The Truth About REAL LOVE That Wedding Vows Get Entirely Wrong

couple kissing

"To have and to hold, for better or for worse, for richer, for poorer, in sickness and in health, to love and to cherish; from this day forward until death do us part."

You've probably heard these words of commitment many times, and perhaps you've even said them yourself. These are the typical vows countless couples have made to each other for ages.

And whether you're married or not, these vows are a perfect example of the impossible-to-keep commitments we make when it comes to romantic relationships. If you've ever found yourself falling head-over-heels for someone, only to feel not-so-in love anymore later, read on.

We're going to look at some important questions anyone who wants a lasting, loving relationship will want to answer: Why do our best attempts at lasting love fail? And, more importantly, how can we keep the promises we make to each other so that love grows rather than withers?

The quick answer is that we make the mistake of committing to outcomes, rather than processes. Let's see why.

The Problem With Typical Wedding Vows

If you look closely at the wording of traditional wedding vows, you'll see that they're largely focused on outcomes: unconditional love, fidelity, loyalty, and tenacity.

Sure, we want these things. And we have the best intentions when we make these commitments. But the truth is that you can't control how you—or your partner—will feel every day.

Over the course of a long-term, intimate relationship, you can bet there will be days when you will wake up and not feel very "in love" with your partner. Think of your primary relationship—the one you have with yourself. You have good days and bad days. Sometimes you feel pretty good about who you are. Other times, you just want to kick yourself.

This is simply part of being human. If you think you'll be in a great mood every single day, you're bound to feel frustrated and as if there's something wrong with you. Similarly, if you commit to unending devotion to your partner, you're setting yourself up for failure.

So how do we get what we want, day in, day out? How does a couple achieve the outcome of lasting love when they intend to spend a lifetime together?

Commit to Processes, Not Outcomes—Implement Little Things You Can Do Every Day That Add Up to the Big Ticket

If you commit to going on a vacation as a couple every year, that's great. But unless the two of you sit down, plan the trip, and take all the actions to make it happen, you're not going anywhere ... except on a path of frustration and disappointment.

The same thing happens with relationships. In order to achieve the desired destination—in this case a lasting, loving relationship—you need to commit to all the factors that make lasting love possible.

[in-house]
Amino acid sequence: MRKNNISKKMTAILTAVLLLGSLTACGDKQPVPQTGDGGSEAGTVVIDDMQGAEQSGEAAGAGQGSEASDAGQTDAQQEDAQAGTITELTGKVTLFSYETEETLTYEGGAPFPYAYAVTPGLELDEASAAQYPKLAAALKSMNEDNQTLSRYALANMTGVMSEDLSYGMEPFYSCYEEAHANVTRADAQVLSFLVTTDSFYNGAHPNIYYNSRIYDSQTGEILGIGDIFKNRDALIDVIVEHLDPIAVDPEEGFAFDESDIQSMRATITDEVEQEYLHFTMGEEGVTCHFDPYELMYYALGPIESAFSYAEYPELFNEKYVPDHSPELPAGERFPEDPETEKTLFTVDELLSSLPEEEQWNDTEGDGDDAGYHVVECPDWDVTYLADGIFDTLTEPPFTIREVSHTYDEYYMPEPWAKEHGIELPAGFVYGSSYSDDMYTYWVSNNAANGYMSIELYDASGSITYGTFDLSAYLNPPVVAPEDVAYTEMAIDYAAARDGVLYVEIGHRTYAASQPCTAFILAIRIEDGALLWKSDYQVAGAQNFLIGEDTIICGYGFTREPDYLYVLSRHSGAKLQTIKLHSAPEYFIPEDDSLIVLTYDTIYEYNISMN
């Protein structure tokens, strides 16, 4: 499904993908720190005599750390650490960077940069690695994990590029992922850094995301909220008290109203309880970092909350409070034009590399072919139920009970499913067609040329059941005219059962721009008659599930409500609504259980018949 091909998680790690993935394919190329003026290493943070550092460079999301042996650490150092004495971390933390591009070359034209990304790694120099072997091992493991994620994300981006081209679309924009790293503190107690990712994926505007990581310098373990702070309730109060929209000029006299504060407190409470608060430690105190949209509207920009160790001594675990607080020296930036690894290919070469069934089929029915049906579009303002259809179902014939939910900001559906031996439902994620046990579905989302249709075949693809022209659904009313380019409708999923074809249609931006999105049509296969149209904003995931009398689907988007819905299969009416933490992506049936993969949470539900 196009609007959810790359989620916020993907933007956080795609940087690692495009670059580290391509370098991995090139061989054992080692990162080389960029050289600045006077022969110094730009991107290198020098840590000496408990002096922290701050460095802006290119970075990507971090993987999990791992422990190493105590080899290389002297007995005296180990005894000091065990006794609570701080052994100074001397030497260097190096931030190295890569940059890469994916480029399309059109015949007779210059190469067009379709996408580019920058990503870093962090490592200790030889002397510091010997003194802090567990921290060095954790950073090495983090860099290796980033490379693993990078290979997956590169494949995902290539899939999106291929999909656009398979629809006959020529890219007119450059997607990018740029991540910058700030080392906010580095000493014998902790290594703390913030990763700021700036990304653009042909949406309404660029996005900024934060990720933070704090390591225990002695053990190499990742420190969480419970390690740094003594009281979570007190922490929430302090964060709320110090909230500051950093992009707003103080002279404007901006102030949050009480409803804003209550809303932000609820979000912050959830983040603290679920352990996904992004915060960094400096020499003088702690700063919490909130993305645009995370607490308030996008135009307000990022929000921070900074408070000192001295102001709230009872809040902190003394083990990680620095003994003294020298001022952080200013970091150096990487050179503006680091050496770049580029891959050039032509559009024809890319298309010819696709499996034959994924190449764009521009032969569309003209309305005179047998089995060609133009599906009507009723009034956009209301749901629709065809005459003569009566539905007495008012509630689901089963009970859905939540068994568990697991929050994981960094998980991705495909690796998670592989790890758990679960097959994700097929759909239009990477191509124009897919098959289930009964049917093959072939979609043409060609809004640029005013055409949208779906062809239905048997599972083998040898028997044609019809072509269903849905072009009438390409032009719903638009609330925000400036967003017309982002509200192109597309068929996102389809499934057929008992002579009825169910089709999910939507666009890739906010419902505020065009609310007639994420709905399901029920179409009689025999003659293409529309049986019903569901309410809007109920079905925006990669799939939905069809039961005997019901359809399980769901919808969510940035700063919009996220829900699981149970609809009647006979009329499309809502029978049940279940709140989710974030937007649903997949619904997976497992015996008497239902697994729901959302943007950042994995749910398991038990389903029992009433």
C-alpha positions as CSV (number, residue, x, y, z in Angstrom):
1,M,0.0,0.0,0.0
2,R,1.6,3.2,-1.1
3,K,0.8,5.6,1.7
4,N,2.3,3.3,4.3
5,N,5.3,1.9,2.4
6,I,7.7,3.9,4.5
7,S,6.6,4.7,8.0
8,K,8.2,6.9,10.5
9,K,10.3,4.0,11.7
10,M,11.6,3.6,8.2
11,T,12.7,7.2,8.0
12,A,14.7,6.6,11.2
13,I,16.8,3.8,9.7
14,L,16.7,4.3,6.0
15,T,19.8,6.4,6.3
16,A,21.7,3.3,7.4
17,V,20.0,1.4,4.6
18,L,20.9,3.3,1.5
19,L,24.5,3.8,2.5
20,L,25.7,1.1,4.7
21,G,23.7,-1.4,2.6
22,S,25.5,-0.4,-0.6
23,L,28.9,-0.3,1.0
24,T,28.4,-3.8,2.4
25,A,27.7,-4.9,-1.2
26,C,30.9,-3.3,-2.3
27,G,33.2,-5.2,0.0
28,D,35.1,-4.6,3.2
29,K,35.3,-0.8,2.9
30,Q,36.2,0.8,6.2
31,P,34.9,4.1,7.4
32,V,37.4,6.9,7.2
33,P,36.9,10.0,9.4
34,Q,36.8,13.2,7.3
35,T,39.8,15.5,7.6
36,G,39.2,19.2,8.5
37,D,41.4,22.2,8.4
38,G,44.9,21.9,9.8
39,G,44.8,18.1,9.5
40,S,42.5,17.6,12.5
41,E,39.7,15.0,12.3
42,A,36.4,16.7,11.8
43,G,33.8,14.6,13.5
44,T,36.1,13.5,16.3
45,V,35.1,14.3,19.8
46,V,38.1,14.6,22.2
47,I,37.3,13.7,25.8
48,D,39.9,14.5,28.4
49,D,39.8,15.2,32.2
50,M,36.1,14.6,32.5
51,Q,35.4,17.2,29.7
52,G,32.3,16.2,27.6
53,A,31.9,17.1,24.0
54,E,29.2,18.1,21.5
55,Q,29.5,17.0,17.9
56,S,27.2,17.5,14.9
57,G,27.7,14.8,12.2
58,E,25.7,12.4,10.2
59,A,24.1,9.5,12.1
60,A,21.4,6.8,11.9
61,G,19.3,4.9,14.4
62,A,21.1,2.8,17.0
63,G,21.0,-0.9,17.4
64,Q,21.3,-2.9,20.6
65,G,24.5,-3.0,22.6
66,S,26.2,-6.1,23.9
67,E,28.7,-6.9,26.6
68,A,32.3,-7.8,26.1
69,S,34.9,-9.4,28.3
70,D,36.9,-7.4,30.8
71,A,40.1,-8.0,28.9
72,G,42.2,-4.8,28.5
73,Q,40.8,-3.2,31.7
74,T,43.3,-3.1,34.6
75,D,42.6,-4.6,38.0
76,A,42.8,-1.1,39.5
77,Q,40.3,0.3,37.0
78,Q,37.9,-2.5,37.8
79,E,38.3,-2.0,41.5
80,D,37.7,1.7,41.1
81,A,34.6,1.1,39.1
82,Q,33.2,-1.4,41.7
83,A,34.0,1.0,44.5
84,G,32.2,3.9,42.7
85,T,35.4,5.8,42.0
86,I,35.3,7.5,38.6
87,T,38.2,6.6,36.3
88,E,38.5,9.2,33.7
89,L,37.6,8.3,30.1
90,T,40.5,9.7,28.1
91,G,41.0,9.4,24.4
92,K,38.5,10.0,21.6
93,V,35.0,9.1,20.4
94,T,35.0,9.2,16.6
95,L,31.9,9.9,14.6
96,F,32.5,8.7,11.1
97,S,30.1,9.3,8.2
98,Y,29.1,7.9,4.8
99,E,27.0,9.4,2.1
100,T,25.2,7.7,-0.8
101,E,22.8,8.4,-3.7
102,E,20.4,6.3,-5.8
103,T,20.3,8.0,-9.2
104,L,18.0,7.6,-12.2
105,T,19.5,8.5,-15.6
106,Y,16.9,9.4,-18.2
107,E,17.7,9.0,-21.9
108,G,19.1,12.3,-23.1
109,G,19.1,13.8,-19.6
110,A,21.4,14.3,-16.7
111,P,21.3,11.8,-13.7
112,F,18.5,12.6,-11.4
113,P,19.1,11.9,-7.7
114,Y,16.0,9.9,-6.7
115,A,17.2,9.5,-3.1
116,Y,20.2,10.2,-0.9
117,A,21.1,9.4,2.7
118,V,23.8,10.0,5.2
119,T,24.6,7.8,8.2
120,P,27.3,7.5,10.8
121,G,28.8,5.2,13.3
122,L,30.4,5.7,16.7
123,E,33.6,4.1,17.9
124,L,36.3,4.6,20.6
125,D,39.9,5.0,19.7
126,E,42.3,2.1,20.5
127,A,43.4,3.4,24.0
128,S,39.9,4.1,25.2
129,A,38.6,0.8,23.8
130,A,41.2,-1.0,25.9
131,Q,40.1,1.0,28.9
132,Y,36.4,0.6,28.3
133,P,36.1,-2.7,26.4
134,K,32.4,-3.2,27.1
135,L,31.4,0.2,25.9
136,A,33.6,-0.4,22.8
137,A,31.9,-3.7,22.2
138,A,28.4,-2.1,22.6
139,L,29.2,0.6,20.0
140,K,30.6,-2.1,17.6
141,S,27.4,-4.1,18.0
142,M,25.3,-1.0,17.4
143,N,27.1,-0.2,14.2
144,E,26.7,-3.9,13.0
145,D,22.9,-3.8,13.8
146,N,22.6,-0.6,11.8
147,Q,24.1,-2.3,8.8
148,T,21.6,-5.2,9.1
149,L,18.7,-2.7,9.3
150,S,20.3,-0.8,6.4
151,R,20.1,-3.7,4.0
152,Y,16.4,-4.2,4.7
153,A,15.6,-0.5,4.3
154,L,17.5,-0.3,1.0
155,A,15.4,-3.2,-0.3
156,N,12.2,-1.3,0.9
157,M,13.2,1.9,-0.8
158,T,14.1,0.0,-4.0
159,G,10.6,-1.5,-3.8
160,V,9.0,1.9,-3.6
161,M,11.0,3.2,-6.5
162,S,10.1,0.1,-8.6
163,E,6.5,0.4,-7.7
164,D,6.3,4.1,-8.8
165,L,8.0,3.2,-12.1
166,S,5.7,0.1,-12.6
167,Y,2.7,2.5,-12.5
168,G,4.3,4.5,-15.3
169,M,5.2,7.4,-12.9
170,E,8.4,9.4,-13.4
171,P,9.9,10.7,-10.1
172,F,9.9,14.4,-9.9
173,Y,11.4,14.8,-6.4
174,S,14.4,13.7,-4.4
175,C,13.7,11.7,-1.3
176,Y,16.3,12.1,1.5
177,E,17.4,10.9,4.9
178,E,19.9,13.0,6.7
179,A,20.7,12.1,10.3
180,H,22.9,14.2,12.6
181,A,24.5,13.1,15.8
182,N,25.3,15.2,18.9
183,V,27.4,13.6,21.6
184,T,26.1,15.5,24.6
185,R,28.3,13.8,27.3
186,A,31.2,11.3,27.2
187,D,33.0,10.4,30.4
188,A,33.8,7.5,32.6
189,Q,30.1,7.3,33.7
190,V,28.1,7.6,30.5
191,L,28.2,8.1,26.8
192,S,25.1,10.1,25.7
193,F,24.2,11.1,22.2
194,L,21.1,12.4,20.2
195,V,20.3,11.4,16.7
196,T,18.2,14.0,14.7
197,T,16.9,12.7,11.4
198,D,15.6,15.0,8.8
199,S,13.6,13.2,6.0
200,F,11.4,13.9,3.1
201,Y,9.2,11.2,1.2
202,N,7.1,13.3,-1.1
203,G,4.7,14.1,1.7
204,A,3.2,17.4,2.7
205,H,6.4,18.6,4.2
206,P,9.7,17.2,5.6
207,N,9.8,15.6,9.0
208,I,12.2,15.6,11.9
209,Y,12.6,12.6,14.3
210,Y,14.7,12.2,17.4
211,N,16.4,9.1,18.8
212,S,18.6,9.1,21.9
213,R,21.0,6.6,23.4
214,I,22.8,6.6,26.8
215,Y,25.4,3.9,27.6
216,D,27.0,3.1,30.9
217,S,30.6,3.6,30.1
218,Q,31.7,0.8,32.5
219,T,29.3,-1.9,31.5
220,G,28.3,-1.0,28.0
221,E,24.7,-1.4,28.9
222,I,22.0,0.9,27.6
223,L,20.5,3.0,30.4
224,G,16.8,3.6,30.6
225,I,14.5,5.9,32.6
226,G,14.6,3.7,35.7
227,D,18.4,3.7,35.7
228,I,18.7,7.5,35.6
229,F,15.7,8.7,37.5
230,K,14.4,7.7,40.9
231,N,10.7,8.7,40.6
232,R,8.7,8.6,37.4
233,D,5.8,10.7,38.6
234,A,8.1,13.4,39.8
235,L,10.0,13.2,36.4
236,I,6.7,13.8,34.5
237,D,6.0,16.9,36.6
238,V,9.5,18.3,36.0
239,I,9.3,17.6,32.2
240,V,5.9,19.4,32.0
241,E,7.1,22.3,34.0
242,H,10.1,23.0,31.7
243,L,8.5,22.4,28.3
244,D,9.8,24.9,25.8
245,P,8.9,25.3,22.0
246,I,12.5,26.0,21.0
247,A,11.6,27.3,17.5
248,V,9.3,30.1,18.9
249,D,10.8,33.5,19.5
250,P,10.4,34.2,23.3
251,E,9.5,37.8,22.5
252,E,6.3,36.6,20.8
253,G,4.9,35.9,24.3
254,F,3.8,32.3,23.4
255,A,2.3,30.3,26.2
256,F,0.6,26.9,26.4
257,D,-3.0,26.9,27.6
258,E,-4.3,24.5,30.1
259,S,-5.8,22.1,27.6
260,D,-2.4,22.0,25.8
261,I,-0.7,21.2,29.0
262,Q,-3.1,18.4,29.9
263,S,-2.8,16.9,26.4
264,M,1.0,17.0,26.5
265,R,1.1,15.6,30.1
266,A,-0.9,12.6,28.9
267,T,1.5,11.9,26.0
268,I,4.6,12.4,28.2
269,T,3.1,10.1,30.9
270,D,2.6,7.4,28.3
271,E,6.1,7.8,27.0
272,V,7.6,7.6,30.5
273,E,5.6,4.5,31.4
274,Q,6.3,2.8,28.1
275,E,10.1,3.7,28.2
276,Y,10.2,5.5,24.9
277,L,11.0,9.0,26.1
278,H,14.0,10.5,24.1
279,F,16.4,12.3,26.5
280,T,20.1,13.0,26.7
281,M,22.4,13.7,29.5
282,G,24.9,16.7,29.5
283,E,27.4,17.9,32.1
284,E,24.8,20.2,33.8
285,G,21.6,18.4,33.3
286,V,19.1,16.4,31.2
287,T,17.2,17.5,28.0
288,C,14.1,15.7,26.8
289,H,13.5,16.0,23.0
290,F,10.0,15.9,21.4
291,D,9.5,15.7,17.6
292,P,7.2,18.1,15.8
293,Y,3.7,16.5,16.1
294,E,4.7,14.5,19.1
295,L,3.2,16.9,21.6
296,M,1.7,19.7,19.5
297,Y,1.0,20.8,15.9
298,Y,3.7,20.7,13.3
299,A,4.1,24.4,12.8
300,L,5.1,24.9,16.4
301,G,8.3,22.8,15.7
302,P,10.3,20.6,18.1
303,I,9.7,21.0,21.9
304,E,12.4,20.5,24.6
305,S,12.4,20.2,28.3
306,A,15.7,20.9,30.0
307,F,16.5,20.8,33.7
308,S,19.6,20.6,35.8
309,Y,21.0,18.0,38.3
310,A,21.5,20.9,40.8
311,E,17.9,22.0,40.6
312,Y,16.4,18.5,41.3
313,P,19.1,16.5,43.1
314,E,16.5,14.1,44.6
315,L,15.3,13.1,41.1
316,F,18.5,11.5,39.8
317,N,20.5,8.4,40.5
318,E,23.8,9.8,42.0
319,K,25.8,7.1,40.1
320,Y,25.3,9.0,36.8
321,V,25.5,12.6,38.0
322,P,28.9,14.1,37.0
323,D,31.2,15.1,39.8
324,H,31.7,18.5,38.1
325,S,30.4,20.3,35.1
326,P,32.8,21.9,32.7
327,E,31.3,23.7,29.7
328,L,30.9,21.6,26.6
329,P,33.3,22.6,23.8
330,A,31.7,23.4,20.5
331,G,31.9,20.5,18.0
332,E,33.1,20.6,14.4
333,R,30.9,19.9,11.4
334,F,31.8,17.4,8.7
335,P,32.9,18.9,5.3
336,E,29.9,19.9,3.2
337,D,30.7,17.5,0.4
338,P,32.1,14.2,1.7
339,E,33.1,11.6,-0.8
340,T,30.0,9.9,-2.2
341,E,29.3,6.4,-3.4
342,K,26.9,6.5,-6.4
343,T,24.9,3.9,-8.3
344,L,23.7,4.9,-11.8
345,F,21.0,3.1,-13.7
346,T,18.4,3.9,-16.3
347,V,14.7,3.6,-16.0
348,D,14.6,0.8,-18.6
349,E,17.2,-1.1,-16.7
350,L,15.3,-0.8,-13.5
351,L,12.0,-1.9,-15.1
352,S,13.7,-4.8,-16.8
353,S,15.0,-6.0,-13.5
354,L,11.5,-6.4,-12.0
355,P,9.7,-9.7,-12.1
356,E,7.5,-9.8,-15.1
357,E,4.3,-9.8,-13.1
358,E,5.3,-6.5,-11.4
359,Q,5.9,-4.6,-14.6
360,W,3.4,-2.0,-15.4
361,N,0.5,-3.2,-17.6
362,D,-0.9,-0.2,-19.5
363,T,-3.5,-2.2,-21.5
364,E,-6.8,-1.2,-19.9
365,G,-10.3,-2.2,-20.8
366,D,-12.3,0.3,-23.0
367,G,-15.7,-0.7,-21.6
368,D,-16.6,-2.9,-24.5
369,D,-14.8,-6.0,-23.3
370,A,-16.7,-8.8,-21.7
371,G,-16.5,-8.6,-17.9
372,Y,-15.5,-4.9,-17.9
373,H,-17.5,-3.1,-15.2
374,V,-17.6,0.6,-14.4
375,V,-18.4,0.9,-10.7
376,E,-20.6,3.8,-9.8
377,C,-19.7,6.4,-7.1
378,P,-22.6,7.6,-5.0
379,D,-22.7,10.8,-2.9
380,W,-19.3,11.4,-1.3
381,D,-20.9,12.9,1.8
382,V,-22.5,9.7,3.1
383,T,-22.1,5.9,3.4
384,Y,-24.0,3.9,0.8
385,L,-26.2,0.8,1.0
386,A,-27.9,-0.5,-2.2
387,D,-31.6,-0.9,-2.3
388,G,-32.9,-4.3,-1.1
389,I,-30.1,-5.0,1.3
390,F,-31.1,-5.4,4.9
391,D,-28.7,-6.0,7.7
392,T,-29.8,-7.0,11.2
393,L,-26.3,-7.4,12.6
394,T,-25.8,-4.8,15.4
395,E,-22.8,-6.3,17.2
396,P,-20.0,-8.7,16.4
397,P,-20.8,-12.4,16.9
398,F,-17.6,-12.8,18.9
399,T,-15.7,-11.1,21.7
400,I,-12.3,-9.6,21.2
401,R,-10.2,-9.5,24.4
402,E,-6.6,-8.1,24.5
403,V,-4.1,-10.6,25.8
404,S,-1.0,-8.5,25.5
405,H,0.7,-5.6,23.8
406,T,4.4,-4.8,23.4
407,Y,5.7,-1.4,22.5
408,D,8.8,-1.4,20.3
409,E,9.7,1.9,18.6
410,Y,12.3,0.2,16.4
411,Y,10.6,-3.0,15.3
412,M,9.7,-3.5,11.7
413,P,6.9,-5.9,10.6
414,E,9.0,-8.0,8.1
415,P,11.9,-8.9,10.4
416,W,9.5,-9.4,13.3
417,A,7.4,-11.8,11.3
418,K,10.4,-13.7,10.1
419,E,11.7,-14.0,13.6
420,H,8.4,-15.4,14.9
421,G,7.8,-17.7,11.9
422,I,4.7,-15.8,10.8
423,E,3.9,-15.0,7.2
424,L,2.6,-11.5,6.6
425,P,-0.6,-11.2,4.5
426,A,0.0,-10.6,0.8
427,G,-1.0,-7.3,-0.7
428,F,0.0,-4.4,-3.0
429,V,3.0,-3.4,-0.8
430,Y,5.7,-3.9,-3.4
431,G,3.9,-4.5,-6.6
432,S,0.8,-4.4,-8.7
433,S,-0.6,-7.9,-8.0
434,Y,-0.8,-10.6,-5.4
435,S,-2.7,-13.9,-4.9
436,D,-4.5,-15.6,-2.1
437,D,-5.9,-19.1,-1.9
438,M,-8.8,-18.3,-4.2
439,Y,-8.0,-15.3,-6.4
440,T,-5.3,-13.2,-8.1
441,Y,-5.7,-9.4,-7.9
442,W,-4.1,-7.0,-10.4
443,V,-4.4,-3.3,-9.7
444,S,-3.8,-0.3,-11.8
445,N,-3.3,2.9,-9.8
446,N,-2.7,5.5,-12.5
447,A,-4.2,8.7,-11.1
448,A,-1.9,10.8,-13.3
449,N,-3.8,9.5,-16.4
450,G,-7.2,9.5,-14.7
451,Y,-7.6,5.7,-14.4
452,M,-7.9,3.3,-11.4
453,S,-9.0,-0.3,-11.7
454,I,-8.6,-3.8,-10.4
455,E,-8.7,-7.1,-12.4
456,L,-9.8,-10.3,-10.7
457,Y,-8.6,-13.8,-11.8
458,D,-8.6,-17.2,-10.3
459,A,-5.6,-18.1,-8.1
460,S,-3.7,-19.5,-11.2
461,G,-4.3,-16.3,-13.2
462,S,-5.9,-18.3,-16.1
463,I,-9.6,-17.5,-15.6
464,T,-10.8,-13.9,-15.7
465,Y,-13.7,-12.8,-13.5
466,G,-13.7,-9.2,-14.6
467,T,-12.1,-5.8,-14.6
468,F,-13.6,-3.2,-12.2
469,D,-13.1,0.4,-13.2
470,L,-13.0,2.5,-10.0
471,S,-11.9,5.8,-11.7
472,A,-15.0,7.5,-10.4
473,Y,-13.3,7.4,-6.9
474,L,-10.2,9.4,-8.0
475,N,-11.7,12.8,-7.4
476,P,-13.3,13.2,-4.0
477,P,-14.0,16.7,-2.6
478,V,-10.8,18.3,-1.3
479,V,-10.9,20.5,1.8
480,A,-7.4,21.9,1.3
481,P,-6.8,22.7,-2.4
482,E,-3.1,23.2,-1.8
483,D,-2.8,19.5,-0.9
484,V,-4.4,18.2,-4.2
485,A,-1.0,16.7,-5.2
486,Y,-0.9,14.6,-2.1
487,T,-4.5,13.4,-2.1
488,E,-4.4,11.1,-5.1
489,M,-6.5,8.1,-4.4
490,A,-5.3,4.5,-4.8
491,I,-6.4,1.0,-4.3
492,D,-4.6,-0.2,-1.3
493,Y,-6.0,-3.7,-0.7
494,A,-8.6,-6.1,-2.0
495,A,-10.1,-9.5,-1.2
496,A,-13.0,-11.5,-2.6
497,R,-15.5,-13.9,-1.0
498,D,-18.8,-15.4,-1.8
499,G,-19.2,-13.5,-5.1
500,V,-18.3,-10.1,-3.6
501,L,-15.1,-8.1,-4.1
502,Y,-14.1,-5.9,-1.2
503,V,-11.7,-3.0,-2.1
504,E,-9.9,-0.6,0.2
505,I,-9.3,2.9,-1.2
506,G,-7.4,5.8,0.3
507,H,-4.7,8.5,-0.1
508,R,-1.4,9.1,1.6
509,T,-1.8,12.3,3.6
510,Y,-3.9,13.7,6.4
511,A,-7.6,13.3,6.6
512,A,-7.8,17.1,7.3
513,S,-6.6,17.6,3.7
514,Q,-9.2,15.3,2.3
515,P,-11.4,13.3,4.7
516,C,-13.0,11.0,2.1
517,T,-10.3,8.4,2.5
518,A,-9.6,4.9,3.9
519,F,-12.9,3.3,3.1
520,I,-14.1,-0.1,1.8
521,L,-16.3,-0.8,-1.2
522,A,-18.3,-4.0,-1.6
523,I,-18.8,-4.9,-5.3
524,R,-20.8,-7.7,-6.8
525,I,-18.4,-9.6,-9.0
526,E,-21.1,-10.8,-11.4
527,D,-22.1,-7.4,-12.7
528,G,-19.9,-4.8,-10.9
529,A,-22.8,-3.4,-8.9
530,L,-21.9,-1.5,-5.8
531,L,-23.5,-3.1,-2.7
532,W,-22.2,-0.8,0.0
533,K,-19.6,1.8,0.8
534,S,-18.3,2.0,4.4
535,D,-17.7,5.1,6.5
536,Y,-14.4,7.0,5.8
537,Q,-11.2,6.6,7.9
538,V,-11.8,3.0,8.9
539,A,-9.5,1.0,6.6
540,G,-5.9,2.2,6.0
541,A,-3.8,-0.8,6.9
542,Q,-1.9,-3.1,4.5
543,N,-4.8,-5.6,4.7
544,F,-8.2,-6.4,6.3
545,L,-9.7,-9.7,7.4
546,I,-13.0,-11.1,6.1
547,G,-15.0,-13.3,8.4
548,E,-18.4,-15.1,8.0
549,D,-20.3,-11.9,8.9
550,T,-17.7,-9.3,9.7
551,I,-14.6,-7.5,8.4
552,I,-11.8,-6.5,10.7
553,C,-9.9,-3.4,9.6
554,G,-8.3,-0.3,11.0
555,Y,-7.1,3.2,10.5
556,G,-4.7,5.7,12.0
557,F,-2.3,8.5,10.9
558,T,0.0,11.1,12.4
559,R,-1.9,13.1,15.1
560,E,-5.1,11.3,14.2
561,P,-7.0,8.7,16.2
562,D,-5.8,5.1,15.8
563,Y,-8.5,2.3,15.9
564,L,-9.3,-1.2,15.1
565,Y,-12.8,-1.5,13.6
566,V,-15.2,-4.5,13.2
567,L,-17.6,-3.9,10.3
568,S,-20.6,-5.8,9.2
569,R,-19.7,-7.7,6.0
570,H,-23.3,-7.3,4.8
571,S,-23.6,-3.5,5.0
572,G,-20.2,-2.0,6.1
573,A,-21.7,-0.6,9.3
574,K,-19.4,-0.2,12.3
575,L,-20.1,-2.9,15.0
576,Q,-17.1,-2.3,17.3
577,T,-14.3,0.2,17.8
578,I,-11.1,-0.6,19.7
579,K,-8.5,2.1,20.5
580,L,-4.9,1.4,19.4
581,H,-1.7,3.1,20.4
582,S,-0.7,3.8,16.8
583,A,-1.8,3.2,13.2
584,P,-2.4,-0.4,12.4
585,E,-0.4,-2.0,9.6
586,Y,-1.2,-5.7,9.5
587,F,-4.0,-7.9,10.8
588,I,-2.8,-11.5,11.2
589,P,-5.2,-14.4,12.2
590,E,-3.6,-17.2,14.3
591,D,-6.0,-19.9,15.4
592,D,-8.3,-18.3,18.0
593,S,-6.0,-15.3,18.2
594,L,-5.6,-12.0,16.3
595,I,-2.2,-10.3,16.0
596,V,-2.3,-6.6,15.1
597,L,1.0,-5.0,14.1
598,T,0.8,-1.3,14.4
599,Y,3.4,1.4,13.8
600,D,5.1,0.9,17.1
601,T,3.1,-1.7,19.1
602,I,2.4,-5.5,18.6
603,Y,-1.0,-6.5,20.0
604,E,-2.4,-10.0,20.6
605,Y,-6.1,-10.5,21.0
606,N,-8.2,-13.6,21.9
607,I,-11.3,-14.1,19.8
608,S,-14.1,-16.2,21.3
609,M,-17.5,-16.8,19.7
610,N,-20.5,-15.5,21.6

You commit to the process, not the outcome. Wedding vows are wishful and hopeful good things, but they don't have an effect on the day-to-day functioning of a relationship. That's because we don't have control over outcomes.

In our seminars, we invite couples to instead make a commitment about processes in relationships. Processes are the actions you and your partner take to achieve your desired outcome. And you have complete control over them. If you practice them consistently, then you will create the lasting love you want.

The Most Important Commitment You Can Make, Starting Now

It is never too early, or too late, to make new commitments. If you're single, you can commit to loving processes with everyone you meet. This is the single most important thing you can do to attract a conscious, loving relationship.

And if you're in a committed relationship, you can recommit to new vows today. Doing so will bring you and your partner to a whole new level of intimacy and harmony in your relationship.

Start here:

Make a commitment to speaking honestly and listening generously.

When you withhold your true feelings from your partner, you may think you're trying to keep the peace. But the truth is, you've already checked out of the relationship. When you are not emotionally transparent, it creates a negative domino effect. You build up resentment and start acting differently towards your partner, which in turn creates distance in your relationship.

When you promise honesty with each other, and to listen without judgment, you are instead creating a safe space where trust and intimacy can truly flourish.

And that's when lasting love becomes not just a wish, but a reality.

Katie and Gay's free relationship e-newsletter, Hearts In Harmony, explores the challenges and glories of lasting love. Based on the tools they've developed throughout their 30+ year marriage and taught to thousands, you'll learn powerful insights and practical techniques you can start using today—whether you're in a relationship or eager to attract one.